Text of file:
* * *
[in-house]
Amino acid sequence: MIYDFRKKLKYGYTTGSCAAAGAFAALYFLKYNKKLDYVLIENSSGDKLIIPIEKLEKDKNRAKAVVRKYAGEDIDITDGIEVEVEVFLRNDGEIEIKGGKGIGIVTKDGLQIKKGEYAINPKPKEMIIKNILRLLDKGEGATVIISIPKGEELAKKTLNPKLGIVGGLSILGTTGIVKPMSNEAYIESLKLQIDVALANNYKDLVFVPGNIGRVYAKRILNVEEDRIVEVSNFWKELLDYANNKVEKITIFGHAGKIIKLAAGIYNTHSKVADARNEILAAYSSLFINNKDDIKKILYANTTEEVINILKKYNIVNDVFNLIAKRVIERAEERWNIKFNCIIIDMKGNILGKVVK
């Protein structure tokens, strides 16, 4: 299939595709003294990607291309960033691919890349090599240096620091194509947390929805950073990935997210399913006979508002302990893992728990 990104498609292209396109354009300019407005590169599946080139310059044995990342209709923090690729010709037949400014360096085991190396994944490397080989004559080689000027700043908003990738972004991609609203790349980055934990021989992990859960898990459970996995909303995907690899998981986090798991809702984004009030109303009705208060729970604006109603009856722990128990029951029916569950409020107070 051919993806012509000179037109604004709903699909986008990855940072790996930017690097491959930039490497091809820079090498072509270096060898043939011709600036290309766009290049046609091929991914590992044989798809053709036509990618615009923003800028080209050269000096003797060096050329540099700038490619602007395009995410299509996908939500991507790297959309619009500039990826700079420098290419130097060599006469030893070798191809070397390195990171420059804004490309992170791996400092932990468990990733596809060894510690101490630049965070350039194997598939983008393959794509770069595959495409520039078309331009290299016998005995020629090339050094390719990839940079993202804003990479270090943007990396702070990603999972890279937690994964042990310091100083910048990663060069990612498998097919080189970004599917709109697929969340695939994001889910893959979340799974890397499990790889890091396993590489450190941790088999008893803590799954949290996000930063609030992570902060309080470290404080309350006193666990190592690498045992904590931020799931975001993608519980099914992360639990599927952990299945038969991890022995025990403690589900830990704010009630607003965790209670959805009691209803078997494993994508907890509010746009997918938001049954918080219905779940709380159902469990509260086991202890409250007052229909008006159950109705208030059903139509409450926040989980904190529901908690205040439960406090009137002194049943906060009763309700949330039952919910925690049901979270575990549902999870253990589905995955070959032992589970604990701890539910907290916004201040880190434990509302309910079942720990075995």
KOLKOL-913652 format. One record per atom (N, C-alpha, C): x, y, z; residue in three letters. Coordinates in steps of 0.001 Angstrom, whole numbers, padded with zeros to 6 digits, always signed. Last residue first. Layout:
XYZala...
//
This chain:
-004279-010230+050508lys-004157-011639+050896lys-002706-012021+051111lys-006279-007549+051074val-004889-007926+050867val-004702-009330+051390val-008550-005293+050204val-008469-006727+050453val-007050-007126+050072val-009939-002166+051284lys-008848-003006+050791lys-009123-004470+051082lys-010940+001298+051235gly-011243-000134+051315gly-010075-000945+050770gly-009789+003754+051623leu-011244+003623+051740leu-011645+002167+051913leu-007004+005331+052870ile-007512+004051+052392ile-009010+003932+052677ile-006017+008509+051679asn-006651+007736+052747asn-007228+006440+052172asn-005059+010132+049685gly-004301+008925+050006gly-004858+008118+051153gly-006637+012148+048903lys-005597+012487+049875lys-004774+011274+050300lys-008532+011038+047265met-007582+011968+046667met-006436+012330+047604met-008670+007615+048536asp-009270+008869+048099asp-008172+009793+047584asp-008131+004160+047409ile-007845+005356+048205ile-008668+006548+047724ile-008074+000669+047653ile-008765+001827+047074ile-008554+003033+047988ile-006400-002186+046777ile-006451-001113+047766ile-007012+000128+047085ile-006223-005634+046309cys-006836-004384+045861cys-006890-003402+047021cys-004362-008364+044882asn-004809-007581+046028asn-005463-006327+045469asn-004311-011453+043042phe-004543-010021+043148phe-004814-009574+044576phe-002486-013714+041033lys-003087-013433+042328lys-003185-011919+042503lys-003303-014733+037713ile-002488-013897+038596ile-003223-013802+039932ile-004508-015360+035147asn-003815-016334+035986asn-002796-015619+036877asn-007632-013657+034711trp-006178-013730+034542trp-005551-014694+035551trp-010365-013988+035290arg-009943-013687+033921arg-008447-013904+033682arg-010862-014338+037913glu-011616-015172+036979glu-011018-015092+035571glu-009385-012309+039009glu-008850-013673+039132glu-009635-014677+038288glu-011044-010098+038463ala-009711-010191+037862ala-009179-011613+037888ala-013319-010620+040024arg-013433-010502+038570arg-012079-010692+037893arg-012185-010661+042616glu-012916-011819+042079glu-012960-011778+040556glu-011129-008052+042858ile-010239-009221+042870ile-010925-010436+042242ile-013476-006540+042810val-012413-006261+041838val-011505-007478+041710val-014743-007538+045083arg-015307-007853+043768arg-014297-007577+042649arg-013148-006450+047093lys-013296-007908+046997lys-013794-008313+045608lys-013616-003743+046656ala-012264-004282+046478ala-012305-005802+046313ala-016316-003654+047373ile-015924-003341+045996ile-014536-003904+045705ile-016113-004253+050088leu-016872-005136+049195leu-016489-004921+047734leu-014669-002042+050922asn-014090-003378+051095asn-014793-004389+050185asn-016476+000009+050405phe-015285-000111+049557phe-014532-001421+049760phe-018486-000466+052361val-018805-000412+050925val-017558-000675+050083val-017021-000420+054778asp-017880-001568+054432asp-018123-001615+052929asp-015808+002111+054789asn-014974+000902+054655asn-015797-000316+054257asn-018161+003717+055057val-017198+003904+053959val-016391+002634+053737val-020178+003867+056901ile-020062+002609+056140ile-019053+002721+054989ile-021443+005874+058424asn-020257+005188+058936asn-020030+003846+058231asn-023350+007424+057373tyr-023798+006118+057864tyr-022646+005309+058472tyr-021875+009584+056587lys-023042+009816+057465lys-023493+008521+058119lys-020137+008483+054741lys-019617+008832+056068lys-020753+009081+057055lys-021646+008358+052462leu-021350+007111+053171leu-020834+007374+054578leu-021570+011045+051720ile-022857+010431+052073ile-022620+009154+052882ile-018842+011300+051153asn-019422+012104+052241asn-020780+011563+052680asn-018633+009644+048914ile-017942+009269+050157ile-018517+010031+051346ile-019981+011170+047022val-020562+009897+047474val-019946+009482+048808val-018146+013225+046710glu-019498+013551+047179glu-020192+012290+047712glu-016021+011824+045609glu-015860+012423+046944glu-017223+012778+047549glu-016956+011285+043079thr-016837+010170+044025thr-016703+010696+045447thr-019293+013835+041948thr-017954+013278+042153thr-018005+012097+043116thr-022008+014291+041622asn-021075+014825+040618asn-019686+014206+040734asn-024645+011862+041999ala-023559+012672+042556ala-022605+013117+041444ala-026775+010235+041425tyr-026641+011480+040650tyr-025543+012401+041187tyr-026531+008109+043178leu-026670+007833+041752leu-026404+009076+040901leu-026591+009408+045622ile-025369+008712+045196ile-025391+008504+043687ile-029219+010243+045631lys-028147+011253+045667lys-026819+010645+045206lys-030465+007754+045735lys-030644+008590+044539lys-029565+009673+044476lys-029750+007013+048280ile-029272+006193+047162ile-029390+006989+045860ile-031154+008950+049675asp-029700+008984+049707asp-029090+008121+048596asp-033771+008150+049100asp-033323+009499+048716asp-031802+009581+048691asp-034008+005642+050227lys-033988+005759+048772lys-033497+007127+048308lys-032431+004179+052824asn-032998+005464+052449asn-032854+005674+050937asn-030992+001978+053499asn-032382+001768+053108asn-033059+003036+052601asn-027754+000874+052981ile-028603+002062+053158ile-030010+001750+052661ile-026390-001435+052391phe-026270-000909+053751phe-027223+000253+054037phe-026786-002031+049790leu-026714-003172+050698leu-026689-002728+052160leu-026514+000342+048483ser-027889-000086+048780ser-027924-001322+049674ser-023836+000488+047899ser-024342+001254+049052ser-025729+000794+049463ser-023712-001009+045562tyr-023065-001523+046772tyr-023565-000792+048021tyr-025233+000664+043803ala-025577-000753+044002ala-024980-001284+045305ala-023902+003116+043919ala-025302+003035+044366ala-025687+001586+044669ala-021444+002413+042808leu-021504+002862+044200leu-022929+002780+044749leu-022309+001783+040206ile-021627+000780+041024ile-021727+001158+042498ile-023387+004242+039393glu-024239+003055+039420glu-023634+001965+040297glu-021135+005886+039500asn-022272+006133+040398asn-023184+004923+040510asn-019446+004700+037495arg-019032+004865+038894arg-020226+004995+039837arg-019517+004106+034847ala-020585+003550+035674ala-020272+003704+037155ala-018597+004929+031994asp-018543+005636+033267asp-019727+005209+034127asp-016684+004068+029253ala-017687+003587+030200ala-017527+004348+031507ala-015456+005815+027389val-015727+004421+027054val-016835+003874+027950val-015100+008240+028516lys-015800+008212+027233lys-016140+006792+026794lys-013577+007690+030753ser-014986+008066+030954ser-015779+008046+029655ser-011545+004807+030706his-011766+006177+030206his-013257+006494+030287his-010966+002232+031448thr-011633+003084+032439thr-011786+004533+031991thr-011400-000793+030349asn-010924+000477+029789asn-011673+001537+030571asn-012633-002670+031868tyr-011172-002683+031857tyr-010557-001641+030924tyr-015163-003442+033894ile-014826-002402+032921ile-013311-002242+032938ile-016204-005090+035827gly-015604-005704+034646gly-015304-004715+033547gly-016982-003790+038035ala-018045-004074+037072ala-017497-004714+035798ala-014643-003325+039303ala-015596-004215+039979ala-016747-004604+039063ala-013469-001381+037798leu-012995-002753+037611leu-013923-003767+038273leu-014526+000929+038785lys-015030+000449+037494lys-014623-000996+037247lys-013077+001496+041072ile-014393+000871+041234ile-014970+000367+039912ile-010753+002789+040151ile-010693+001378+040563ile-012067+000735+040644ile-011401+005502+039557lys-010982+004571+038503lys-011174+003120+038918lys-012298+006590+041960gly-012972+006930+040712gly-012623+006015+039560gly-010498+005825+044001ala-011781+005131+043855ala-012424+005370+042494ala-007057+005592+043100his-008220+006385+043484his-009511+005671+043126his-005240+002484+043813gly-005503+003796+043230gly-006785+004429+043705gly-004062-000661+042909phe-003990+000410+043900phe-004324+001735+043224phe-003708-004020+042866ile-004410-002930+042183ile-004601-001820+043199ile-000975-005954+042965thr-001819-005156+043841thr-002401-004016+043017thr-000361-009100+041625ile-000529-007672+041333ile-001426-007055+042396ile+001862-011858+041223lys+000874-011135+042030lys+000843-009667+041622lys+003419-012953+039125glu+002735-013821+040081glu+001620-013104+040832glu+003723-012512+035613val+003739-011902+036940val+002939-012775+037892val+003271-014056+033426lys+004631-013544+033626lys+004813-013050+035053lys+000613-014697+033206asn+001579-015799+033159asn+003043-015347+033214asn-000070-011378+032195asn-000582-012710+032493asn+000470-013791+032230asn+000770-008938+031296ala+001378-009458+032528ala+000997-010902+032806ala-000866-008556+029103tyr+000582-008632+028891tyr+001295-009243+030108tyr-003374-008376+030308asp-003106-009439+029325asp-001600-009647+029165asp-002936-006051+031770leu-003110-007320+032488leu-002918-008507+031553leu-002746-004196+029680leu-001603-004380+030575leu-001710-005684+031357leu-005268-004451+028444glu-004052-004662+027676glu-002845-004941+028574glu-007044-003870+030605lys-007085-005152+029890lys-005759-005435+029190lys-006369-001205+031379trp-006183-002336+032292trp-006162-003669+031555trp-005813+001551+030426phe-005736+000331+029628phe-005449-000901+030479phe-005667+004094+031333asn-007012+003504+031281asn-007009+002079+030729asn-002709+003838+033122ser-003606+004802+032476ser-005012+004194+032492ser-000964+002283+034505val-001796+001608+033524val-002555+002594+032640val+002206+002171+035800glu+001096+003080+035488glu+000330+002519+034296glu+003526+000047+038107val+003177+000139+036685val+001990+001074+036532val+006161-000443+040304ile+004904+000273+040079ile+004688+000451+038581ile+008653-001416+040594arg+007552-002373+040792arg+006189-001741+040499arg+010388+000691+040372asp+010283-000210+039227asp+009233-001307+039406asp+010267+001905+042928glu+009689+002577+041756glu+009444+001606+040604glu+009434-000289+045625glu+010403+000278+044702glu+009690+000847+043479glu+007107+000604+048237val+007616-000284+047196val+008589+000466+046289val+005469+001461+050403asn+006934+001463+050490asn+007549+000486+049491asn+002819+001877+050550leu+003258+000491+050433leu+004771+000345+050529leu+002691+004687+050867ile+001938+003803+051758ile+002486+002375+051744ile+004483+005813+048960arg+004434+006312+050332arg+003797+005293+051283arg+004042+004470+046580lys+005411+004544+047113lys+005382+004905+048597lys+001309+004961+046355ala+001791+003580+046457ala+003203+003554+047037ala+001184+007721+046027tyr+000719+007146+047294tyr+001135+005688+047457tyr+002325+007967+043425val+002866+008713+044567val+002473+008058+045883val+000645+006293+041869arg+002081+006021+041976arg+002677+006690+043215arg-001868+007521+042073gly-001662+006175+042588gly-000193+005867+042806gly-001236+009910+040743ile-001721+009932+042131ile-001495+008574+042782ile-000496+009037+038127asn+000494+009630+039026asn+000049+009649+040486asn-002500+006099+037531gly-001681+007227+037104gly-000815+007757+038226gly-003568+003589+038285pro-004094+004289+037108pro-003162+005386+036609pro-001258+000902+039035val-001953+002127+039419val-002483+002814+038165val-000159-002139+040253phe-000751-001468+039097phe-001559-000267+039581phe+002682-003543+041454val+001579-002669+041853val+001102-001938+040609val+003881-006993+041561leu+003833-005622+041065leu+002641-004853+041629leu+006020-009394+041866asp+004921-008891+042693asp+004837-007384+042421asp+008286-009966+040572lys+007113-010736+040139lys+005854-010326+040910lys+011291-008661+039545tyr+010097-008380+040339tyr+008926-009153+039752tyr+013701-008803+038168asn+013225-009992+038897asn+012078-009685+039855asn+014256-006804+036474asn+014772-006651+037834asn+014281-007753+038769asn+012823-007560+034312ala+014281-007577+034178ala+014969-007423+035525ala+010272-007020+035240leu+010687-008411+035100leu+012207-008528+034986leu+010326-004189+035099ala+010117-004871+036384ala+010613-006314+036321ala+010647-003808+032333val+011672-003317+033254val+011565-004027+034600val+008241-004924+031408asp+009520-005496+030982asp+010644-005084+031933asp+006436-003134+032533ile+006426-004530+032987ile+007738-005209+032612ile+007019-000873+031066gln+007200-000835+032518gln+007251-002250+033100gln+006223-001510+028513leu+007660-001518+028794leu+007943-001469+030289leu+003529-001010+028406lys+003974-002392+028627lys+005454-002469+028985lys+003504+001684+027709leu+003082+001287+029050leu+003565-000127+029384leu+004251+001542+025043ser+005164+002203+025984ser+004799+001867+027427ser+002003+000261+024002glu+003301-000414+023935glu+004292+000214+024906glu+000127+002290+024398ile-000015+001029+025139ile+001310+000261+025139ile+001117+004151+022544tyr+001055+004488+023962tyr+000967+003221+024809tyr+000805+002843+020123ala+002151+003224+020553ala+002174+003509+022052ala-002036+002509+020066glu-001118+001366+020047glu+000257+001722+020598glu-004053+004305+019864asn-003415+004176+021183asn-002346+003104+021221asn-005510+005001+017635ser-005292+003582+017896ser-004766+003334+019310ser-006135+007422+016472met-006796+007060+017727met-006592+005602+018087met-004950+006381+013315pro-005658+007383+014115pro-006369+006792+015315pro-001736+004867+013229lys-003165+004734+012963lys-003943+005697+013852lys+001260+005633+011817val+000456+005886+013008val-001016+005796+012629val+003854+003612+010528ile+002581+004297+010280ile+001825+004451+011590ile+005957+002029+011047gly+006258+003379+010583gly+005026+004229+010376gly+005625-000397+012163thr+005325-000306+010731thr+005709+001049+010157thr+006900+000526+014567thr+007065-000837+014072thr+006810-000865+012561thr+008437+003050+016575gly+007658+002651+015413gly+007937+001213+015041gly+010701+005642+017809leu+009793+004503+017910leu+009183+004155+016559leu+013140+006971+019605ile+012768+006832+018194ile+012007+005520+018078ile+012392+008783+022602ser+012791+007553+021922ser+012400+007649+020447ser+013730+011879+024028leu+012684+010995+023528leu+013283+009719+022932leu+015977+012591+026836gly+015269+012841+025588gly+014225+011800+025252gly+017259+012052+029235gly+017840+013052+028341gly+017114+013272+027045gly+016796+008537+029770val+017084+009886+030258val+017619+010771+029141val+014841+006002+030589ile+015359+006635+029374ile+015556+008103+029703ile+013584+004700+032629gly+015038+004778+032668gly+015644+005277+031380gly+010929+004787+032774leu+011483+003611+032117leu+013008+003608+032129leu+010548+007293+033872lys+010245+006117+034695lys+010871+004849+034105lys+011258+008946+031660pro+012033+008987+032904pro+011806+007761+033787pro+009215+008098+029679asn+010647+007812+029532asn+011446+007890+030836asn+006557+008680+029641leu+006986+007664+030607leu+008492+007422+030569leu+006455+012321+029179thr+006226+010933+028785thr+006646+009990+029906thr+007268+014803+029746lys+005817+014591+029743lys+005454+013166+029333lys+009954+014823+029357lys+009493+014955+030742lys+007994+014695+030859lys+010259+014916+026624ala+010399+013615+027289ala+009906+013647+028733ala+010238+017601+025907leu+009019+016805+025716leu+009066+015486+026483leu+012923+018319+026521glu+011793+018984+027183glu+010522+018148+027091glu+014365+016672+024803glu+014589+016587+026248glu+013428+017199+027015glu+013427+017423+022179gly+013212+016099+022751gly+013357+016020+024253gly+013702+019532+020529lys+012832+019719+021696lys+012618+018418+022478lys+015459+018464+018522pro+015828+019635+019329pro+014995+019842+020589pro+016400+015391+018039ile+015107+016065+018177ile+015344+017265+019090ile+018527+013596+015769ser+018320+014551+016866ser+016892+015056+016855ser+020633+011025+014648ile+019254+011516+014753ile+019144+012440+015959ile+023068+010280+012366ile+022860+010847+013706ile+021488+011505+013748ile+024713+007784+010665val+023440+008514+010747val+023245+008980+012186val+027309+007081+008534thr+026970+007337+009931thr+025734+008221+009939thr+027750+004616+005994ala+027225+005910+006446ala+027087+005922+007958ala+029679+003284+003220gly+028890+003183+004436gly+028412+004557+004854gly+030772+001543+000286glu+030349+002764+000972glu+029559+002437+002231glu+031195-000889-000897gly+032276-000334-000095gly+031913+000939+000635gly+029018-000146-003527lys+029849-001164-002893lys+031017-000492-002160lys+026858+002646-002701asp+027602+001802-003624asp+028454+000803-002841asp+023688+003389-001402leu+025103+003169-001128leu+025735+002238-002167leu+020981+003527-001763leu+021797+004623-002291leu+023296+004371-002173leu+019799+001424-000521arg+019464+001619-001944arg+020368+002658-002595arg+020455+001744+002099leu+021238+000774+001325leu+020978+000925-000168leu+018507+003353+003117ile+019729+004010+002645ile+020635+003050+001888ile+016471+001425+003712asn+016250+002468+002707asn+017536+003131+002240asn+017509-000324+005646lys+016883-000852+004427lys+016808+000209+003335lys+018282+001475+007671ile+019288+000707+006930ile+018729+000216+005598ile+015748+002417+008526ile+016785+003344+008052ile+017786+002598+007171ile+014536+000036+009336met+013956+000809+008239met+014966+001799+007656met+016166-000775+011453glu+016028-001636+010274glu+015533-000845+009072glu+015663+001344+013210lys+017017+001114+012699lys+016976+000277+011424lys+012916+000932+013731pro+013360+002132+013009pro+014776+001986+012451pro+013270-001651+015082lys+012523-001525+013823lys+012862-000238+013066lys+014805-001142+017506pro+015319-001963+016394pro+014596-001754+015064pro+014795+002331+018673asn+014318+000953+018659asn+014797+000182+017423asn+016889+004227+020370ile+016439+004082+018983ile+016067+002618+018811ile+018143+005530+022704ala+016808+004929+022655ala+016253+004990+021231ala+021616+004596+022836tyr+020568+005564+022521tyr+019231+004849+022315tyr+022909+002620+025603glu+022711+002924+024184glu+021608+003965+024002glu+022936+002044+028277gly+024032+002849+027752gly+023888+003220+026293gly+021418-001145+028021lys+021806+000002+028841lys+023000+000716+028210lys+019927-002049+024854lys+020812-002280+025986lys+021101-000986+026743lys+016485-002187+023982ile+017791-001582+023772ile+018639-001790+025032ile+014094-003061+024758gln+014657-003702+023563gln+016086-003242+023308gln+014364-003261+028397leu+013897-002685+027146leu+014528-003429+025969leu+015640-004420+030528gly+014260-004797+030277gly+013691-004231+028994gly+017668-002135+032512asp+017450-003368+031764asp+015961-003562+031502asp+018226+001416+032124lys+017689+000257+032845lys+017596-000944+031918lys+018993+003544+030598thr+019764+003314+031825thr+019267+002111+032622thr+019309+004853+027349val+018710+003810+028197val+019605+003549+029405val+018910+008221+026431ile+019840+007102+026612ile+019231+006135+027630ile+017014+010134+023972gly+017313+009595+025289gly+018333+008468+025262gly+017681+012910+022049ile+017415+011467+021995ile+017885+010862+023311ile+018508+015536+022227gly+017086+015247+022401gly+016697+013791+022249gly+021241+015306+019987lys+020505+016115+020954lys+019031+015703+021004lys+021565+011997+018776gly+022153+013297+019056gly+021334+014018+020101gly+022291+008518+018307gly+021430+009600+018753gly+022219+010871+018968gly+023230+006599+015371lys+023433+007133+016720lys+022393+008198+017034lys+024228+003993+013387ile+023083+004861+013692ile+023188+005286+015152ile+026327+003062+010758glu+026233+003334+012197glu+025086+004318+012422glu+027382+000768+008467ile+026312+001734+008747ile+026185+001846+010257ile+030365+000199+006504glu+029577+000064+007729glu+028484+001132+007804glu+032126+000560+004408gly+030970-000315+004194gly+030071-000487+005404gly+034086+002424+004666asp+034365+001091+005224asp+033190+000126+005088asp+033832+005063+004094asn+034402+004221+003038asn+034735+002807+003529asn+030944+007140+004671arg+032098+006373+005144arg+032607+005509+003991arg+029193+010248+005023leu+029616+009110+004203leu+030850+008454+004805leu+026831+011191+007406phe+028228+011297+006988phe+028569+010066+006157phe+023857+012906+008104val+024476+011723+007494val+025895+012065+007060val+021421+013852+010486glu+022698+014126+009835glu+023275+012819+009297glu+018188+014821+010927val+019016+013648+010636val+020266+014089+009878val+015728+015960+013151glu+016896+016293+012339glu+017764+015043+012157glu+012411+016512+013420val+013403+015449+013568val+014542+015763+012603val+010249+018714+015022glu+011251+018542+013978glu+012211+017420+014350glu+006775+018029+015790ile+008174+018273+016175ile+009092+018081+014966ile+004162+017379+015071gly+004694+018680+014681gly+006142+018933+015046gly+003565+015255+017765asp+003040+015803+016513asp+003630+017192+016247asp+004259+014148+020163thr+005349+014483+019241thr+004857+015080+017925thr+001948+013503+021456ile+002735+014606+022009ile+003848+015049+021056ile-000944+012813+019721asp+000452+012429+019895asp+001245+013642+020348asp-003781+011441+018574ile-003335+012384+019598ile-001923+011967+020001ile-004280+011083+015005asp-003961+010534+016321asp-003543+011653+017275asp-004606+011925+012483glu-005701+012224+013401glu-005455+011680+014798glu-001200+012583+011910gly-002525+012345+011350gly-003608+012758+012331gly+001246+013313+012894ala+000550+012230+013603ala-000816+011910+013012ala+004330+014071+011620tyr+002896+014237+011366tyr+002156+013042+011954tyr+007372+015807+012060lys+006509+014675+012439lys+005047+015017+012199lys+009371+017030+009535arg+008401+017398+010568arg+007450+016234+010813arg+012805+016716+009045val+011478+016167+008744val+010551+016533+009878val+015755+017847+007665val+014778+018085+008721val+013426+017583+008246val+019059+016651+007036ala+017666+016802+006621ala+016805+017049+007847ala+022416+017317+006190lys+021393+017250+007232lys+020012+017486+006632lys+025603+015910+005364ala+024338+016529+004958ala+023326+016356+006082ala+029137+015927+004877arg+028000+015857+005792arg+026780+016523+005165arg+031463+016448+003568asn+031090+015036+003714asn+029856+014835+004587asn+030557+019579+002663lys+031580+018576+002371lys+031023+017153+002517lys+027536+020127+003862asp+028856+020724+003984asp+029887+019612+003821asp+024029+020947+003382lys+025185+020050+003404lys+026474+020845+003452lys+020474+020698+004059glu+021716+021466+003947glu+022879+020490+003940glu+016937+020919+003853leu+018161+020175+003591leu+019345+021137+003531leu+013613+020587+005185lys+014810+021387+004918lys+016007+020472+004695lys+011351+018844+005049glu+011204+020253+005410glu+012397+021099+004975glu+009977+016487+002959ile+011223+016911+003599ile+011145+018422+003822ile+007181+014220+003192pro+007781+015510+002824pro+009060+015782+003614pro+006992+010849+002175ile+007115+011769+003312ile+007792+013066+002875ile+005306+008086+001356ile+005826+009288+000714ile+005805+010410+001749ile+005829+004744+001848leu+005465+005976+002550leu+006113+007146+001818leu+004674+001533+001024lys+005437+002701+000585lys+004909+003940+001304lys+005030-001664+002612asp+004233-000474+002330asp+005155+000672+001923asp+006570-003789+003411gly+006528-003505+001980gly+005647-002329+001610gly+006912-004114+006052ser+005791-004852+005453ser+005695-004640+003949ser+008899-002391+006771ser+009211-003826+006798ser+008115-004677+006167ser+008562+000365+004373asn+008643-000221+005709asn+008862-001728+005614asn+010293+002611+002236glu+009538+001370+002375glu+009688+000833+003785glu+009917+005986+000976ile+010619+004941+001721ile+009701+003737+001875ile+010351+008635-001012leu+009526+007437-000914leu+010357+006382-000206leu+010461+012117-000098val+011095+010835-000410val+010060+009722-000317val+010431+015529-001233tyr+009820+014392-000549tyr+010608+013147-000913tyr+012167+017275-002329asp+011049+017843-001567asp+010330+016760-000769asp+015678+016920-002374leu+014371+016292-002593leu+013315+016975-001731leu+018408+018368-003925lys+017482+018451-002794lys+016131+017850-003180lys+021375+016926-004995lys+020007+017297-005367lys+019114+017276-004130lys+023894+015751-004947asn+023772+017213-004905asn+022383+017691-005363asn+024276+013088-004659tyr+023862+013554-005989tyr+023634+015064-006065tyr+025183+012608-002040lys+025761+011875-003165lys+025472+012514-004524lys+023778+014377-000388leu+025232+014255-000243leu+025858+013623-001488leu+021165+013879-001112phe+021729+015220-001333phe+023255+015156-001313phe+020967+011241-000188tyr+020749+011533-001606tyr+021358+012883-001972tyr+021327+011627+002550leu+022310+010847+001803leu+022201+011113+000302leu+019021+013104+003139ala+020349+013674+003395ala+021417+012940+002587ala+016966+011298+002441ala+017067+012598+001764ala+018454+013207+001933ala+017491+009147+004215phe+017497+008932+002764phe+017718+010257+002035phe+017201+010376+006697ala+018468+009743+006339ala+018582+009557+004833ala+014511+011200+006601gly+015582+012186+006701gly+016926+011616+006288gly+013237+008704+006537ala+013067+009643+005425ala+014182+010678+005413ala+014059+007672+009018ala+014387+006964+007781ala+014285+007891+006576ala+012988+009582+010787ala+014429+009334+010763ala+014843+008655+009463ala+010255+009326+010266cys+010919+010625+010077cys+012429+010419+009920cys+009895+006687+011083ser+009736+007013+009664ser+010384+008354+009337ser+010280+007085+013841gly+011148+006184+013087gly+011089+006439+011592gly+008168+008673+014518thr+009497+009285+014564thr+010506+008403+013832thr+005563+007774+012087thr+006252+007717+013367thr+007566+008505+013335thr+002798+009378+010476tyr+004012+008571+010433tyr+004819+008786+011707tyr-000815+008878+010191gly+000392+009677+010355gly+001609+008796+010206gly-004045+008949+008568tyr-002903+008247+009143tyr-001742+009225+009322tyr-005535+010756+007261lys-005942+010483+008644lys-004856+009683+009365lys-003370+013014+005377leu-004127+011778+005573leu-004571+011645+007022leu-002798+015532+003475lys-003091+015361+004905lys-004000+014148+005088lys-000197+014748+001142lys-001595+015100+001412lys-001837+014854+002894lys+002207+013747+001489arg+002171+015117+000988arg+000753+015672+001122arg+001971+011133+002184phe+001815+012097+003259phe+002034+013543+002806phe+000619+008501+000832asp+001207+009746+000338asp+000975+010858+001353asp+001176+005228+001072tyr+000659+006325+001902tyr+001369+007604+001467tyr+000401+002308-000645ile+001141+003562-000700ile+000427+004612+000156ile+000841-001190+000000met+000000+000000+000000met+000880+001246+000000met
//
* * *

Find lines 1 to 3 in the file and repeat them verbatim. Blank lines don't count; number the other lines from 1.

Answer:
[in-house]
Amino acid sequence: MIYDFRKKLKYGYTTGSCAAAGAFAALYFLKYNKKLDYVLIENSSGDKLIIPIEKLEKDKNRAKAVVRKYAGEDIDITDGIEVEVEVFLRNDGEIEIKGGKGIGIVTKDGLQIKKGEYAINPKPKEMIIKNILRLLDKGEGATVIISIPKGEELAKKTLNPKLGIVGGLSILGTTGIVKPMSNEAYIESLKLQIDVALANNYKDLVFVPGNIGRVYAKRILNVEEDRIVEVSNFWKELLDYANNKVEKITIFGHAGKIIKLAAGIYNTHSKVADARNEILAAYSSLFINNKDDIKKILYANTTEEVINILKKYNIVNDVFNLIAKRVIERAEERWNIKFNCIIIDMKGNILGKVVK
């Protein structure tokens, strides 16, 4: 299939595709003294990607291309960033691919890349090599240096620091194509947390929805950073990935997210399913006979508002302990893992728990 990104498609292209396109354009300019407005590169599946080139310059044995990342209709923090690729010709037949400014360096085991190396994944490397080989004559080689000027700043908003990738972004991609609203790349980055934990021989992990859960898990459970996995909303995907690899998981986090798991809702984004009030109303009705208060729970604006109603009856722990128990029951029916569950409020107070 051919993806012509000179037109604004709903699909986008990855940072790996930017690097491959930039490497091809820079090498072509270096060898043939011709600036290309766009290049046609091929991914590992044989798809053709036509990618615009923003800028080209050269000096003797060096050329540099700038490619602007395009995410299509996908939500991507790297959309619009500039990826700079420098290419130097060599006469030893070798191809070397390195990171420059804004490309992170791996400092932990468990990733596809060894510690101490630049965070350039194997598939983008393959794509770069595959495409520039078309331009290299016998005995020629090339050094390719990839940079993202804003990479270090943007990396702070990603999972890279937690994964042990310091100083910048990663060069990612498998097919080189970004599917709109697929969340695939994001889910893959979340799974890397499990790889890091396993590489450190941790088999008893803590799954949290996000930063609030992570902060309080470290404080309350006193666990190592690498045992904590931020799931975001993608519980099914992360639990599927952990299945038969991890022995025990403690589900830990704010009630607003965790209670959805009691209803078997494993994508907890509010746009997918938001049954918080219905779940709380159902469990509260086991202890409250007052229909008006159950109705208030059903139509409450926040989980904190529901908690205040439960406090009137002194049943906060009763309700949330039952919910925690049901979270575990549902999870253990589905995955070959032992589970604990701890539910907290916004201040880190434990509302309910079942720990075995």